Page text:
By Rubi Luna, Isabel Hernandez and Ruth Vise 

PDF Version

Bobby Fuller record albumOver the years, the public has seen numerous deaths of those in their prime in the music industry. Artists and musicians are no strangers to addiction, suicide or murder. It has happened to hundreds like Janis Joplin who overdosed on heroin and John Lennon who was shot to death by a crazed fan.

But there is one among other famous individuals whose death has proved enigmatic. Bobby Fuller was a young El Paso musician whose life and career were cut short. Whether it was suicide or murder, the cause of Bobby Fuller’s death remains a mystery.

Image caption: The Bobby Fuller Four released its second album in 1966. (File image) 

Robert Gaston Fuller was born on Oct. 22, 1942, in Goose Creek, Texas, according to the Handbook of Texas Online. Shortly after his birth, the family moved to Utah. His parents, Lawson and Loraine Fuller, had a younger son named Randy and Loraine’s son from her previous marriage, Jack Leflar. During his childhood, Bobby Fuller learned to play the drums, piano and the trumpet while his brother Randy learned the guitar and trombone. 

When Bobby was 14, his father was offered a job with the El Paso Natural Gas Company. Taking advantage of the opportunity, the family moved to El Paso and lived on 9509 Album Street. After graduating from Burges High School, Fuller enrolled in college. Randy was sent to military school, “in an attempt to steer him away from the path taken by brother Jack” who had some criminal history, according to a detailed web article on Bobby Fuller by writer and musician Aaron Poehler. (web editor note; website not linked/ unavailable as of Sept 2016)

Dave Marsh, a music critic, notes that Bobby Fuller wished to major in music; however, he realized that “school wasn’t for him and stopped going to his classes before mid-terms.” According to Marsh, Bobby’s parents attempted to persuade their son to continue his education, but Fuller was determined to succeed with his music.

Poehler wrote that Bobby’s half-brother, Jack Leflar, was murdered. His body was found on Feb. 22, 1961. It is believed his death was due to the criminal connections he had.

The death of his half-brother hit Bobby hard; however, this is what led Bobby to pursue his musical career with greater intensity. “He had already attracted attention around El Paso as a drummer, but was working diligently on his songwriting, striking up a collaborative partnership with lyricist Mary Stone, a friend’s mother,” wrote Poehler.

Fuller decided he wanted to start recording music and with his family’s financial support, he was able to start his own record label, Exeter Records. In addition, he started a local club for all ages to hang out called “Bobby Fuller’s Teen Rendezvous” on Dyer Street, according to Bernadette Self in a 1996 El Paso Times article.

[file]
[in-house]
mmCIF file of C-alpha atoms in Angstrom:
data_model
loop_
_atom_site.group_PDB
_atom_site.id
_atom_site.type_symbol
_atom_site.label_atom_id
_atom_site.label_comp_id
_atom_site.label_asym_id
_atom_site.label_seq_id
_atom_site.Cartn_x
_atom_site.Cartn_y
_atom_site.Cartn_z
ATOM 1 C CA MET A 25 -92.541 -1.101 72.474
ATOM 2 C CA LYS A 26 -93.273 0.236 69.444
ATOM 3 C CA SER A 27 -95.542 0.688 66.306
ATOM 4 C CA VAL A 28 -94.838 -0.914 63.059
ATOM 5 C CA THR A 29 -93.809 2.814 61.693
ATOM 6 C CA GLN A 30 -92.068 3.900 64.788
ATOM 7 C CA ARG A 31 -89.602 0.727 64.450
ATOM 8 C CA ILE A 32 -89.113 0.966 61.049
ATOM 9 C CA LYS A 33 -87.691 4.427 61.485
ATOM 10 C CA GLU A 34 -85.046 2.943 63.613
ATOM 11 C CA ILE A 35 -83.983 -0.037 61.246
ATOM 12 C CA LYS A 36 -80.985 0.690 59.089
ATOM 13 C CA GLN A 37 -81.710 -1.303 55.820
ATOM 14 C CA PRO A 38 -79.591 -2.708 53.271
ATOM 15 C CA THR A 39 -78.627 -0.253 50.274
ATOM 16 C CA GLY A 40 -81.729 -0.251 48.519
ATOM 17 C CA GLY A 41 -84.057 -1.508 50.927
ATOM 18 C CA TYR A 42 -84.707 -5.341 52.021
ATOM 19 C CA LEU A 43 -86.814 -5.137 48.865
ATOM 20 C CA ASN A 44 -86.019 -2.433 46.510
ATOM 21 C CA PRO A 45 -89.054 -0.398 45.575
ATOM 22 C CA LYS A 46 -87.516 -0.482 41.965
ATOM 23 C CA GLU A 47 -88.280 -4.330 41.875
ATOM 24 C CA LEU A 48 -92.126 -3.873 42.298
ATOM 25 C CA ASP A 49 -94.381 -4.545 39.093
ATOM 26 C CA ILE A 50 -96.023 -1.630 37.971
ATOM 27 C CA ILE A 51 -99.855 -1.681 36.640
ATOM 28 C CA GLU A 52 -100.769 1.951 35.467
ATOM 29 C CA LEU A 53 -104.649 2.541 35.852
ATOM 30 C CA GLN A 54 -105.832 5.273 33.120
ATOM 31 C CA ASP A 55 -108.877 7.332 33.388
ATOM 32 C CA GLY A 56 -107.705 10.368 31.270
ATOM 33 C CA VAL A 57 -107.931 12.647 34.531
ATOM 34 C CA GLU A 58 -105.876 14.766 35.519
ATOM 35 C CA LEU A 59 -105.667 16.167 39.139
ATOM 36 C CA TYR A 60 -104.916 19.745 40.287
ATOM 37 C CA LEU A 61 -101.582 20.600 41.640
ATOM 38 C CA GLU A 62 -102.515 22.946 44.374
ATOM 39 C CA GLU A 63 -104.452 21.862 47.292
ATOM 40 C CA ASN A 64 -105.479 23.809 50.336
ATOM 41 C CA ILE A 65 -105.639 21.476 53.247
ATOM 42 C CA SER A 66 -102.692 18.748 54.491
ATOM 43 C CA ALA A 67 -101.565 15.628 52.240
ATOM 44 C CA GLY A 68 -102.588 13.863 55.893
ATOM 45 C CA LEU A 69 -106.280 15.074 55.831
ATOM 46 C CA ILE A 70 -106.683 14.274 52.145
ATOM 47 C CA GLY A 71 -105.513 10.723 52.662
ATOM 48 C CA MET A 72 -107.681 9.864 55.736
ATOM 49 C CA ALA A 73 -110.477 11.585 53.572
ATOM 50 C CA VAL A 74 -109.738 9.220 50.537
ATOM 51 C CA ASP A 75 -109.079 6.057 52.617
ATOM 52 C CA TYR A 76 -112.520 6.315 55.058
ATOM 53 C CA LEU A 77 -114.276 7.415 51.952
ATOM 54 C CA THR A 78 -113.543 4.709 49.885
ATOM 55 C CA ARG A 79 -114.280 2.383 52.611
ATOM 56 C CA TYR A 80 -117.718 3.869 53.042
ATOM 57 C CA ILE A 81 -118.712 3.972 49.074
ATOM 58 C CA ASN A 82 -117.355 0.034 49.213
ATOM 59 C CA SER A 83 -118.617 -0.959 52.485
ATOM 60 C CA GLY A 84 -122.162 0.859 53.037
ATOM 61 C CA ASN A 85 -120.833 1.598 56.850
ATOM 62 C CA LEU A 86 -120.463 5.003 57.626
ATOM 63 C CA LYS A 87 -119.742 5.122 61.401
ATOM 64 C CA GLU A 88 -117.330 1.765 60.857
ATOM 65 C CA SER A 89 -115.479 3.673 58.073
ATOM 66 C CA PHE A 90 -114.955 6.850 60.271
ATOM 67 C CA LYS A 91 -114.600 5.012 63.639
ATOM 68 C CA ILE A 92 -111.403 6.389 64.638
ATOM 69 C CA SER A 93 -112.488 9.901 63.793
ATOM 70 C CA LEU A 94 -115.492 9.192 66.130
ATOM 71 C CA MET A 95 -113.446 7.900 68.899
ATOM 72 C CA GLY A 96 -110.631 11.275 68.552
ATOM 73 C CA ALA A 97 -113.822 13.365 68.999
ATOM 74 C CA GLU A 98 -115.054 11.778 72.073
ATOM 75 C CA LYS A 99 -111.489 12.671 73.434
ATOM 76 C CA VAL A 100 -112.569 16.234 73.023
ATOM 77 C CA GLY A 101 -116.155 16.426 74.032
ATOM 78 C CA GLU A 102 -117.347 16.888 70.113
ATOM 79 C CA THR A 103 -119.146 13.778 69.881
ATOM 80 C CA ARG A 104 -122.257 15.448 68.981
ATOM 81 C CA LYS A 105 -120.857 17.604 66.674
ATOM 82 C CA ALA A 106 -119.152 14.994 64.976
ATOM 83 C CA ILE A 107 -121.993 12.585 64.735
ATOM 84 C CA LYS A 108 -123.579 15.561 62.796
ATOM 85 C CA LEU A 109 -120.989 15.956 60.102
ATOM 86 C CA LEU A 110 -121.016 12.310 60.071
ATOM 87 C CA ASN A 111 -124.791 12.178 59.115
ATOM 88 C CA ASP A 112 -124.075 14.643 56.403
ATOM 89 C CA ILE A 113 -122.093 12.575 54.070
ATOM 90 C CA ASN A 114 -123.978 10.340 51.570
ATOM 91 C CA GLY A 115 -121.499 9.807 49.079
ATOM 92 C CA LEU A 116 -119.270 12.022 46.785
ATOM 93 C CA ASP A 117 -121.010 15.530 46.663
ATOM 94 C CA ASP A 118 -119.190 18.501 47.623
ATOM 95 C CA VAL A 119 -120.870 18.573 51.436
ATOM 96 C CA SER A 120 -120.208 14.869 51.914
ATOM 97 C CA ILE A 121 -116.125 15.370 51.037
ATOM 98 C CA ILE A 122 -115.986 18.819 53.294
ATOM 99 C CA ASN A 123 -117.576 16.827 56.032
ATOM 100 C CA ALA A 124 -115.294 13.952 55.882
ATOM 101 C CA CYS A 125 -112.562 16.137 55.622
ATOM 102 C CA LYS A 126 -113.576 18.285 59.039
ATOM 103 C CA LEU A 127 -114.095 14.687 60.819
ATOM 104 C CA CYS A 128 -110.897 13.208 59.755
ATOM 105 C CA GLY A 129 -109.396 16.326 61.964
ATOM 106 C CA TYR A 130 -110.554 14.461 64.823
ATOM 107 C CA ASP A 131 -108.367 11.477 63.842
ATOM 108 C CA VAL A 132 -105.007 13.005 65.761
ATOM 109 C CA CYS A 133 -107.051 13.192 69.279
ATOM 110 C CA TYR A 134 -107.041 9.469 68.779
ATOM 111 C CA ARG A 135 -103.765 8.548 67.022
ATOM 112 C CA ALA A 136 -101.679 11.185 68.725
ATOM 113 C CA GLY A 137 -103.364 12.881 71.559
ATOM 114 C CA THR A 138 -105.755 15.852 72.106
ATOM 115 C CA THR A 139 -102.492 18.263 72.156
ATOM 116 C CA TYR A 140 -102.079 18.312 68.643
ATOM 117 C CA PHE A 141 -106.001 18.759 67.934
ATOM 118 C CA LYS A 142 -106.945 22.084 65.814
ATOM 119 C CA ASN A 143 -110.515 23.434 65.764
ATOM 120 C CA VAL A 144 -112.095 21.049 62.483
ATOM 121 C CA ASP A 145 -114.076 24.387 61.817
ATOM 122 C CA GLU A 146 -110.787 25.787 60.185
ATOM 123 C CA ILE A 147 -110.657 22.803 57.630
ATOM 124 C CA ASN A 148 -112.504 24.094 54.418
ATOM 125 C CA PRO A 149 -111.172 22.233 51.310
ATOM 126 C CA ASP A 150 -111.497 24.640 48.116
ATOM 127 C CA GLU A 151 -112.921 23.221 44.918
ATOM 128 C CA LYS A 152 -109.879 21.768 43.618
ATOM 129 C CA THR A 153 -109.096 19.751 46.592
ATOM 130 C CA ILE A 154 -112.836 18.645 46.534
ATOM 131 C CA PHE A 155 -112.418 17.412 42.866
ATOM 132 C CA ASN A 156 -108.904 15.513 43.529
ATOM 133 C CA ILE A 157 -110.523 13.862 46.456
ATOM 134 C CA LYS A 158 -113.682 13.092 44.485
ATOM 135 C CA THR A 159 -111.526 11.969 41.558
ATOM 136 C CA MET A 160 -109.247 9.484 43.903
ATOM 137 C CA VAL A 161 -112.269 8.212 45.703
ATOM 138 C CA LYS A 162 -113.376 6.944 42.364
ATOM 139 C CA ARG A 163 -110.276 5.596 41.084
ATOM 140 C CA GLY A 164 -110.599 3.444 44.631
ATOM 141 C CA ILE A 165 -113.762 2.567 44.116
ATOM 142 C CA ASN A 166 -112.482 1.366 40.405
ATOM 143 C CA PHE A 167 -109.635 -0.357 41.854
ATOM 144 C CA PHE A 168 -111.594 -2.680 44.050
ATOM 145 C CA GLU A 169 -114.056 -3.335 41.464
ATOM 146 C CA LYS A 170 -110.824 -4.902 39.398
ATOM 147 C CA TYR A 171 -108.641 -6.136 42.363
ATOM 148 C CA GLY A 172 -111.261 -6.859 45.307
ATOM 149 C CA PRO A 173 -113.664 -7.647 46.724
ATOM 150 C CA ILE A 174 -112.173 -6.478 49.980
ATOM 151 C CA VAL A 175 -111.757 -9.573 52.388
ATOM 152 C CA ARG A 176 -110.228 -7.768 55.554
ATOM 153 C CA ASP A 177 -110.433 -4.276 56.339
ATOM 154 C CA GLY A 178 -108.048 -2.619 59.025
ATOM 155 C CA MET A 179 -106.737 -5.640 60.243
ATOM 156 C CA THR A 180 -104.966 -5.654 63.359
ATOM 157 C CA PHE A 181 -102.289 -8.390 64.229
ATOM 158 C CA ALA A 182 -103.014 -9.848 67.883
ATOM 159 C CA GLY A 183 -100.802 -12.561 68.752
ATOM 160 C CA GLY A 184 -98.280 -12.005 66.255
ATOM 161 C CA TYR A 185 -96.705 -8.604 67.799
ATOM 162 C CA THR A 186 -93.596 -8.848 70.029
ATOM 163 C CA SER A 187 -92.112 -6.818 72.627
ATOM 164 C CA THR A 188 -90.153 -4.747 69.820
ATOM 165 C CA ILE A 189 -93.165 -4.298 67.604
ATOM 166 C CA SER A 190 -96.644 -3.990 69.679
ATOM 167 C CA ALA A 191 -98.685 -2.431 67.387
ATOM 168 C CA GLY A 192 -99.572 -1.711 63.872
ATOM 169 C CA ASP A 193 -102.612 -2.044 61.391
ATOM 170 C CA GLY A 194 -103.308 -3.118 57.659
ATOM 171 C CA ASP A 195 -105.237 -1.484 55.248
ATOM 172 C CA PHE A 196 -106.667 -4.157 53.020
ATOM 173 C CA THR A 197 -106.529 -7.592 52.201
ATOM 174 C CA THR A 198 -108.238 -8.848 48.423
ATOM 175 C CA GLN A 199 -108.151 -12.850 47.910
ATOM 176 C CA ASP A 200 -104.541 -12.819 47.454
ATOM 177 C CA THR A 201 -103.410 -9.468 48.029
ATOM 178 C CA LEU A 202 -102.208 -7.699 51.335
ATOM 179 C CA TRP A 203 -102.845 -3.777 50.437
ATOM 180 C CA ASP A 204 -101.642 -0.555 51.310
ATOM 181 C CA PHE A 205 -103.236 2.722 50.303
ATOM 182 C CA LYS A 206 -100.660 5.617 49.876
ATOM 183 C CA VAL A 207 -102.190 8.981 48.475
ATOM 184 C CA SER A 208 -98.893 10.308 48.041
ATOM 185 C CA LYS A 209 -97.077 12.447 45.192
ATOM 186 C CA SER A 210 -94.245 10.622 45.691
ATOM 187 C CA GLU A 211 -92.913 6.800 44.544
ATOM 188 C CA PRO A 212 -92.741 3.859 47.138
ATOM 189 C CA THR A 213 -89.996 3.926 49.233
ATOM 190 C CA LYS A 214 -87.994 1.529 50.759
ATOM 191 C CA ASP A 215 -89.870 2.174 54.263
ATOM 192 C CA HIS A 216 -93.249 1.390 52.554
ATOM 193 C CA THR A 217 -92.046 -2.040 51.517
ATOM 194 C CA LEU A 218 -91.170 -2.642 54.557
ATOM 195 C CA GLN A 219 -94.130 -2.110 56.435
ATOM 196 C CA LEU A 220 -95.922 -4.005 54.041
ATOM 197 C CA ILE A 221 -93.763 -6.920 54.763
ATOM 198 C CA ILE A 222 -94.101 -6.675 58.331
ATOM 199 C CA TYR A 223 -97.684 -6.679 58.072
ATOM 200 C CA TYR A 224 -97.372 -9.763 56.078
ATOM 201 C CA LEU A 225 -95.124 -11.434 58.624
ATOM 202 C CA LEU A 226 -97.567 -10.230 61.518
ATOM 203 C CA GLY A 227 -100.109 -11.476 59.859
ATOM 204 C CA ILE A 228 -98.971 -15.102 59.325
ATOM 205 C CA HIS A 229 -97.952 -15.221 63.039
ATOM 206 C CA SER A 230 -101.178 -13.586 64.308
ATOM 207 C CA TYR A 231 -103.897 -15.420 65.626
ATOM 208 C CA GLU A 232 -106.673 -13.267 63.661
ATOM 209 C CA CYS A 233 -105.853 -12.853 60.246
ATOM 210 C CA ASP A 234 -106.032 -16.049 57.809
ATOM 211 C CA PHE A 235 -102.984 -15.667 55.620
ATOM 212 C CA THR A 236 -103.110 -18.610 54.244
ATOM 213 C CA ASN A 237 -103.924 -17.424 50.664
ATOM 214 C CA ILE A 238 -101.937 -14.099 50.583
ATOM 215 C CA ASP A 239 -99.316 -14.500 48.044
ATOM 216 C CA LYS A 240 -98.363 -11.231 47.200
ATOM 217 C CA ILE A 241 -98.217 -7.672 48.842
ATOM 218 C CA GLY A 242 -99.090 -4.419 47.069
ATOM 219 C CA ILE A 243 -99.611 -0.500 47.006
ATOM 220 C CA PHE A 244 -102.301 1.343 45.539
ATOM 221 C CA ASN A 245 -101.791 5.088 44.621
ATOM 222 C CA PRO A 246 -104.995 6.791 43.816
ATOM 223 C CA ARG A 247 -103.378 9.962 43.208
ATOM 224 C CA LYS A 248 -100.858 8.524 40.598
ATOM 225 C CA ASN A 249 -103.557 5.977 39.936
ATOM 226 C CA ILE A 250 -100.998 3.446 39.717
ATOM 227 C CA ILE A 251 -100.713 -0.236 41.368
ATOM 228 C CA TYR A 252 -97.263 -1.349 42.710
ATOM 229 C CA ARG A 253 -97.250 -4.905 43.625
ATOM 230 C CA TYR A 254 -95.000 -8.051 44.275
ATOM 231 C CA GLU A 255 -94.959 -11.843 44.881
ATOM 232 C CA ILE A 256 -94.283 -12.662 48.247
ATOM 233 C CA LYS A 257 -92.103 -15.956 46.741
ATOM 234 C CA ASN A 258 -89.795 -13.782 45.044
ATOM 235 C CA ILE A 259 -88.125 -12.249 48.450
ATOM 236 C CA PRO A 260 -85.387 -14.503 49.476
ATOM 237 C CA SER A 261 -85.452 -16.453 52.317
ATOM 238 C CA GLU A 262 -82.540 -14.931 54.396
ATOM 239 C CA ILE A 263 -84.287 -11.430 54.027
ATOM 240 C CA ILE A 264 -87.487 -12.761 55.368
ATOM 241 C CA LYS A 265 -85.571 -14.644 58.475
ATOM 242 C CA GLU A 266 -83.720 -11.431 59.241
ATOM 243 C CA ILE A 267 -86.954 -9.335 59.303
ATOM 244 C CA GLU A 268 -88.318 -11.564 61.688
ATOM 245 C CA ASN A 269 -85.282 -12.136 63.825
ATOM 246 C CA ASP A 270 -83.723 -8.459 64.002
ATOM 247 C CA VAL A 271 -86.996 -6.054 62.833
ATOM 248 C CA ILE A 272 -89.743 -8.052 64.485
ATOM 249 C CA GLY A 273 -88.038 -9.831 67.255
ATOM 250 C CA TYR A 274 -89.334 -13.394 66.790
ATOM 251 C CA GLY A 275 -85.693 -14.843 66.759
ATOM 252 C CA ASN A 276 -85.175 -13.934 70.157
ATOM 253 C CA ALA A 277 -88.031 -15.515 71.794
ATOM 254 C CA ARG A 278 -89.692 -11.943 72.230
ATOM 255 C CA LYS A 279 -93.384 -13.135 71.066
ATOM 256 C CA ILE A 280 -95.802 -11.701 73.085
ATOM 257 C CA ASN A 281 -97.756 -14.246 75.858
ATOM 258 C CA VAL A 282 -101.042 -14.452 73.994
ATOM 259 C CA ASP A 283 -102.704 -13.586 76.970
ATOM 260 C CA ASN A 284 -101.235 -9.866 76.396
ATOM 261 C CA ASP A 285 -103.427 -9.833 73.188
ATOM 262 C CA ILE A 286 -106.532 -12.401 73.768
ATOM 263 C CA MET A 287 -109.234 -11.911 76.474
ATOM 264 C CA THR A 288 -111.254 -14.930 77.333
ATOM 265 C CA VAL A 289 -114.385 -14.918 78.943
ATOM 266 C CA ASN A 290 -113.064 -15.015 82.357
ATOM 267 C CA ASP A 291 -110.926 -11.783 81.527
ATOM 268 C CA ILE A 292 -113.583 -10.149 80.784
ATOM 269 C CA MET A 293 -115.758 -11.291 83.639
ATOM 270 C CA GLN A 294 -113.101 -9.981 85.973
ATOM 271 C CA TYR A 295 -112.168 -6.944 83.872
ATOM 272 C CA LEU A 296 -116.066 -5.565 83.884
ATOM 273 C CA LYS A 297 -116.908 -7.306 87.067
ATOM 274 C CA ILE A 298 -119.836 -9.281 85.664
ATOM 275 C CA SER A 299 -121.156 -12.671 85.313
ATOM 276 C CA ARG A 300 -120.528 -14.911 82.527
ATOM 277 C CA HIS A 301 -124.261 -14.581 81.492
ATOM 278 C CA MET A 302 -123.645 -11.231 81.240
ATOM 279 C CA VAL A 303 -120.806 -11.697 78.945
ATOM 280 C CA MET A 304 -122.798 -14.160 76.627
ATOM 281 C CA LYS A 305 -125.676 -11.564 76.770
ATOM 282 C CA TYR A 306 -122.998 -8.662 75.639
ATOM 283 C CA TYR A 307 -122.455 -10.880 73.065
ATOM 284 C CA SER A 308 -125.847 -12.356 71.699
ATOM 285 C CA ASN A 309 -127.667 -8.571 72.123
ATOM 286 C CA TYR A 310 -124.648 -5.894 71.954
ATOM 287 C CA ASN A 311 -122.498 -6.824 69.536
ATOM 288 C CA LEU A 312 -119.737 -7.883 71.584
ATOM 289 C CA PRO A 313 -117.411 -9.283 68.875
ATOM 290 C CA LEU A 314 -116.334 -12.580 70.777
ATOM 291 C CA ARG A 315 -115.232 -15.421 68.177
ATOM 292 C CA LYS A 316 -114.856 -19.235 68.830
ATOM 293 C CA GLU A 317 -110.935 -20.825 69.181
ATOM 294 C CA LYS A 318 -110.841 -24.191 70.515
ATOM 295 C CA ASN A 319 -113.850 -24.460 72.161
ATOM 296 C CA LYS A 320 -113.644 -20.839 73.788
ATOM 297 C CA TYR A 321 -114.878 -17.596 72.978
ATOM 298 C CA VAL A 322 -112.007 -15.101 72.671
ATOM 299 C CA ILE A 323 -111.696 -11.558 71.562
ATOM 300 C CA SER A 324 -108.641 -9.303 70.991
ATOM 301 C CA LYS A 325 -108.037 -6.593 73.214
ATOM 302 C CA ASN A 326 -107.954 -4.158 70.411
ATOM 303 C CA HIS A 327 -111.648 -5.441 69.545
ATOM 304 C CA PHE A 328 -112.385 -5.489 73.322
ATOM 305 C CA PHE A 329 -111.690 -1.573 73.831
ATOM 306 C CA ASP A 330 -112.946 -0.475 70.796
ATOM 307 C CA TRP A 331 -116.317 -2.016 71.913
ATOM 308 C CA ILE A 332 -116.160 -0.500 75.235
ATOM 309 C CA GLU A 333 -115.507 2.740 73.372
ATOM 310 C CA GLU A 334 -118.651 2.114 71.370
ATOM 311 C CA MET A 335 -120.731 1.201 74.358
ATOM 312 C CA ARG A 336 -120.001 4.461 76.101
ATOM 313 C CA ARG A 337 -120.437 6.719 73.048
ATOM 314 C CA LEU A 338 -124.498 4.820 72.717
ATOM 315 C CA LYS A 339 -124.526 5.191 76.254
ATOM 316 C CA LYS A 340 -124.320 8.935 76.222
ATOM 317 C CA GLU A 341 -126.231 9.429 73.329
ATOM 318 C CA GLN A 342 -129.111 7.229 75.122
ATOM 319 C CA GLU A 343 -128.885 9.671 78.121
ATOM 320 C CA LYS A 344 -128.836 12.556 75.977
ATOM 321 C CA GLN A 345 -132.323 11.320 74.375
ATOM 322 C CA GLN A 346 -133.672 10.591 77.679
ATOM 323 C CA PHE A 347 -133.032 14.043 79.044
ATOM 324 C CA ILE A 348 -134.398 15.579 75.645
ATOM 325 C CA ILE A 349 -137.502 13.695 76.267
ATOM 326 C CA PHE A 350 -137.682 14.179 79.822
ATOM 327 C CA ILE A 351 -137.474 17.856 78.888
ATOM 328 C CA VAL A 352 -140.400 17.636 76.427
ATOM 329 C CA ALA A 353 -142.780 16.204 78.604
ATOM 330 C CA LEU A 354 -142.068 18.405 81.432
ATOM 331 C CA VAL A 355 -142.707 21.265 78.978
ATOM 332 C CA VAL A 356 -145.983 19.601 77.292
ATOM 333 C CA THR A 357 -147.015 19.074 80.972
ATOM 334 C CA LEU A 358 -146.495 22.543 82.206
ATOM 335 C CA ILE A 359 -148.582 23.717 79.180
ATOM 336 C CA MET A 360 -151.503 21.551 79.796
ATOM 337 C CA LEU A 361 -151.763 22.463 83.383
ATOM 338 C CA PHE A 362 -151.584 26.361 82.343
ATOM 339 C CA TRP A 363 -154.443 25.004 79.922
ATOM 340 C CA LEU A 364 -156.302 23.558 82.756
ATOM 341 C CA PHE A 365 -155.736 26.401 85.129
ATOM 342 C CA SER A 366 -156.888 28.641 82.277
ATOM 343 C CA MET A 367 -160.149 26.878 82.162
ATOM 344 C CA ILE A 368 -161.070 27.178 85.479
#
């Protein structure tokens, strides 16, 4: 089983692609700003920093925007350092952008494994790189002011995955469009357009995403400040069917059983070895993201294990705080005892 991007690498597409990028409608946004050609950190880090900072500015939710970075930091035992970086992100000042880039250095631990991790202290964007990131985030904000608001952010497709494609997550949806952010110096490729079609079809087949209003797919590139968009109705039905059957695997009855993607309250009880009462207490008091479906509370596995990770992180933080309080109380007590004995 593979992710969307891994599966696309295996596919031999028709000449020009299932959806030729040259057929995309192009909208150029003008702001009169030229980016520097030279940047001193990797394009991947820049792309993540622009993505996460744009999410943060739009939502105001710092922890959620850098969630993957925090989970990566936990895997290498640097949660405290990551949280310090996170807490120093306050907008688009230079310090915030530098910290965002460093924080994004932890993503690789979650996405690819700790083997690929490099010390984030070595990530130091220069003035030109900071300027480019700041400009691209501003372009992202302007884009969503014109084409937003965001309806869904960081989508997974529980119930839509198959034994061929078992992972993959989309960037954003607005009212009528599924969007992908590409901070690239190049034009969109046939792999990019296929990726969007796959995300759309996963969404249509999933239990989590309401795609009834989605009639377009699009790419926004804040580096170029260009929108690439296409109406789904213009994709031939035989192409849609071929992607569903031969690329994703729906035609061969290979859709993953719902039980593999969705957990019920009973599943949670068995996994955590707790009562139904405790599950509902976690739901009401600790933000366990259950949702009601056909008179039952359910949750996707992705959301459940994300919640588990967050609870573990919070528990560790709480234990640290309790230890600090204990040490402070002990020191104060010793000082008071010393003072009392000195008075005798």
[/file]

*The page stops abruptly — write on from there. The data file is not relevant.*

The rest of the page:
With Randy gone, Bobby taught himself to play the guitar in order to increase his musicality. When his brother Randy came back from military school, he as impressed with Bobby’s work. With Randy back, the brothers were able to record two tracks which aired on local radio on Thanksgiving 1961.

The all-ages club increased activity with his record label. In 1964, Exeter Records recorded three singles including “I Fought the Law,” first recorded by the Crickets, the late Buddy Holly’s band (Holly died in February 1959) and written by Cricket Sonny Curtis.Although the Crickets’ own version was not a hit and was rarely, if ever, played in public, the cover by Bobby Fuller and his band established Fuller as a regional star. 

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Acccording to Poehler’s article “The Strange Case of Bobby Fuller,” Bobby was never satisfied and on one of his tours to California to promote his music, he met Bob Keane of Del-Fi Records. Keane was famous for discovering Ritchie Valens in the late 1950s (Valens, whose real name was Richard Steven Valenzuela, died in the same plane crash as Holly). Fuller made an impression on Bob Keane at the time, but he did not feel the group was ready for the big time.

In 1964, the Teen Rendezvous in El Paso burned down, according to the Handbook of Texas Online, and the band decided to move to Los Angeles in November. The Bobby Fuller Four, as the band was now known, consisted of Jim Reese as the rhythm guitarist, Dewayne Quirico on drums (replacing Dalton Powell), Randy Fuller playing the bass guitar and Bobby as the lead singer and guitarist.

This time, Bob Keane signed the group, and they were soon playing in clubs around Southern California.  Rapidly, the band became known by young people who frequented the clubs and music scouts like Phil Spector.

The Bobby Fuller Four began recording tracks which established them as more than a regional success. The first hit was “Let Her Dance” in 1965. Then the group rerecorded “I Fought the Law” also in 1965 for Mustang Records, a Del-Fi label, and the song hit Billboard’s Top 10 music chart soon after its release.

In 1965, the group recorded their first album entitled KRLA King of the Wheels. Poehler wrote, “1966 finally saw the release of a solid Bobby Fuller Four album” called I Fought the Law. Del-Fi picked the best songs they thought the group had recorded, and the result was a bombshell with back-to-back songs that surprised and pleased fans and Keane.

According to writer, rock music historian and former Spin magazine editor, Legs McNeil, Nancy Sinatra and Sally Field were often seen at the Bobby Fuller Four’s concerts. The band was even in a movie in 1966 called the Ghost in the Invisible Bikini according to the Handbook of Texas Online.

The success and new music was such a gold mine that Bob Keane booked six weeks of concerts for the band. Not everything went smoothly, however. Poehler quoted Randy Fuller who said, “It was a roller coaster ride . . . one minute we’d be playing a really great show where everyone loved us and loved our music, and the next show would be a total disaster.”